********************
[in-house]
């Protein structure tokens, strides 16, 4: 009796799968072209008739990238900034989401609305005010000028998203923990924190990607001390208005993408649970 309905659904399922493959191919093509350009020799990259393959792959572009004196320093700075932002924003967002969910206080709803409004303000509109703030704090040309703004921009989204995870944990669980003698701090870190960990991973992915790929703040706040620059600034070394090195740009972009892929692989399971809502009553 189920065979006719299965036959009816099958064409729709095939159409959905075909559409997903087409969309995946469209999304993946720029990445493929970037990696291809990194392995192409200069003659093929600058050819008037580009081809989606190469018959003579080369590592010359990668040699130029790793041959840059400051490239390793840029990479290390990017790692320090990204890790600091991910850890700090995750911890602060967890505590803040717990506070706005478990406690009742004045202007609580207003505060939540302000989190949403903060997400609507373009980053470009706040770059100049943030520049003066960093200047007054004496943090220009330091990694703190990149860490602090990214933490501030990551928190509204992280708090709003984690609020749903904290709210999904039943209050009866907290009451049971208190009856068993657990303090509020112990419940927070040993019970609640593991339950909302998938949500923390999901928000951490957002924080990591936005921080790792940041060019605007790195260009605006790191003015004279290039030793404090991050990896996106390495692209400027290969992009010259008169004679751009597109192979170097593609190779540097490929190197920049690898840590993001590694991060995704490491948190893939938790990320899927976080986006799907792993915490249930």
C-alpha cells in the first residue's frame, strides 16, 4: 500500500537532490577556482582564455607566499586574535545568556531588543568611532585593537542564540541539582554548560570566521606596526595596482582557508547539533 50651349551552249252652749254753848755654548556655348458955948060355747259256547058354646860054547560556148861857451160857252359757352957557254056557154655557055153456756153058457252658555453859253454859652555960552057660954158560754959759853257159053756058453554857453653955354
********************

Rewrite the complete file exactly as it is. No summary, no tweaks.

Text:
[in-house]
């Protein structure tokens, strides 16, 4: 009796799968072209008739990238900034989401609305005010000028998203923990924190990607001390208005993408649970 309905659904399922493959191919093509350009020799990259393959792959572009004196320093700075932002924003967002969910206080709803409004303000509109703030704090040309703004921009989204995870944990669980003698701090870190960990991973992915790929703040706040620059600034070394090195740009972009892929692989399971809502009553 189920065979006719299965036959009816099958064409729709095939159409959905075909559409997903087409969309995946469209999304993946720029990445493929970037990696291809990194392995192409200069003659093929600058050819008037580009081809989606190469018959003579080369590592010359990668040699130029790793041959840059400051490239390793840029990479290390990017790692320090990204890790600091991910850890700090995750911890602060967890505590803040717990506070706005478990406690009742004045202007609580207003505060939540302000989190949403903060997400609507373009980053470009706040770059100049943030520049003066960093200047007054004496943090220009330091990694703190990149860490602090990214933490501030990551928190509204992280708090709003984690609020749903904290709210999904039943209050009866907290009451049971208190009856068993657990303090509020112990419940927070040993019970609640593991339950909302998938949500923390999901928000951490957002924080990591936005921080790792940041060019605007790195260009605006790191003015004279290039030793404090991050990896996106390495692209400027290969992009010259008169004679751009597109192979170097593609190779540097490929190197920049690898840590993001590694991060995704490491948190893939938790990320899927976080986006799907792993915490249930």
C-alpha cells in the first residue's frame, strides 16, 4: 500500500537532490577556482582564455607566499586574535545568556531588543568611532585593537542564540541539582554548560570566521606596526595596482582557508547539533 50651349551552249252652749254753848755654548556655348458955948060355747259256547058354646860054547560556148861857451160857252359757352957557254056557154655557055153456756153058457252658555453859253454859652555960552057660954158560754959759853257159053756058453554857453653955354